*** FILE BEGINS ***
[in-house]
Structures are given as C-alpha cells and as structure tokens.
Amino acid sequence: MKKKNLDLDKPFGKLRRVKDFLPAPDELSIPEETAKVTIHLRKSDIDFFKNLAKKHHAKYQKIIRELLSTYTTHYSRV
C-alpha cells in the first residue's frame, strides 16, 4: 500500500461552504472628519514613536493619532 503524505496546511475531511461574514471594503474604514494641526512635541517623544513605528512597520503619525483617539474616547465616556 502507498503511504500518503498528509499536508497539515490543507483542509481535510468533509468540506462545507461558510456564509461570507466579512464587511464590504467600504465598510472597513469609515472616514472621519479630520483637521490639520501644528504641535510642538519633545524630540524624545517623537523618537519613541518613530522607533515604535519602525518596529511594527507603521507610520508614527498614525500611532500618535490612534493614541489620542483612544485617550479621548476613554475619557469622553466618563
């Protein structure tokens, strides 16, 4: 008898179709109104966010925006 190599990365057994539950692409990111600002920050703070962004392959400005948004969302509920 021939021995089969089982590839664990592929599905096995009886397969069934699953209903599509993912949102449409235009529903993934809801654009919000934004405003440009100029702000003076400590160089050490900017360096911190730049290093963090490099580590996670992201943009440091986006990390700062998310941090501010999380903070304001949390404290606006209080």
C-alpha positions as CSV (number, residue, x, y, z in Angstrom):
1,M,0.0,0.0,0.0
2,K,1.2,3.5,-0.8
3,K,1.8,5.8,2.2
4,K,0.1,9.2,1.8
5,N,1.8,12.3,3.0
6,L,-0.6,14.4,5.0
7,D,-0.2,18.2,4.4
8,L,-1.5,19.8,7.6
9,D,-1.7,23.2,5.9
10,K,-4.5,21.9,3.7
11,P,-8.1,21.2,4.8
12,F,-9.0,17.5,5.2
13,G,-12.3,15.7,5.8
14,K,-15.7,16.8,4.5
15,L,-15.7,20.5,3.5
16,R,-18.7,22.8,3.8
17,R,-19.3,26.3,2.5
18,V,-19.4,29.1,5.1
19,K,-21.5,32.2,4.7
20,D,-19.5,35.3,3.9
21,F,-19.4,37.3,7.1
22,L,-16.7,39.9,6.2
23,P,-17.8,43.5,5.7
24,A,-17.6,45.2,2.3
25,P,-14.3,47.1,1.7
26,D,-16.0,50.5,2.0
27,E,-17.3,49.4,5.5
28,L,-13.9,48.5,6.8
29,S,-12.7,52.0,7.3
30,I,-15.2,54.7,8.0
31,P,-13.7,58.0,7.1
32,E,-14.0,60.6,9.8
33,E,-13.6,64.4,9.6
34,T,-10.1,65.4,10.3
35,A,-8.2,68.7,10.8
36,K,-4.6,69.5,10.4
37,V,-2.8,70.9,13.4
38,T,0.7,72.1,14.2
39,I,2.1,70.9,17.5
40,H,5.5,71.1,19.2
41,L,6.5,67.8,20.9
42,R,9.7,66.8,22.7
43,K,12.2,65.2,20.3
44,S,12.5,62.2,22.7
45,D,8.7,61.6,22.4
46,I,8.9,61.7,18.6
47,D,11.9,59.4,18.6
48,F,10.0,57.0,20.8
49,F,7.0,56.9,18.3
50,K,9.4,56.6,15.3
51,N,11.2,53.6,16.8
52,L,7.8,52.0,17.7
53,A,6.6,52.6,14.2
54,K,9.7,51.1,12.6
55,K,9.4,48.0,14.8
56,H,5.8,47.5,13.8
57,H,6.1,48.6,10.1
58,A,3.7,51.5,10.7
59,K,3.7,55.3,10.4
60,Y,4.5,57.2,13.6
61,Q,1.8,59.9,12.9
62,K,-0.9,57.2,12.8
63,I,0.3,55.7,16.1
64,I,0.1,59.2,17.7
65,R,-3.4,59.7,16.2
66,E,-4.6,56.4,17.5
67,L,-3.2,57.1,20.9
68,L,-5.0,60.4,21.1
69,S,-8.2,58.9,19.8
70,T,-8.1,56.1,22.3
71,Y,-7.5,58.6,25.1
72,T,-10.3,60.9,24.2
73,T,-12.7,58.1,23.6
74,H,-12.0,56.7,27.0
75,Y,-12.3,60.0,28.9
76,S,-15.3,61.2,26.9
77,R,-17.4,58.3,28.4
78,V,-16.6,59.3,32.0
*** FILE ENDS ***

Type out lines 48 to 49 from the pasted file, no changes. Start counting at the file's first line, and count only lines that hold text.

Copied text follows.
42,R,9.7,66.8,22.7
43,K,12.2,65.2,20.3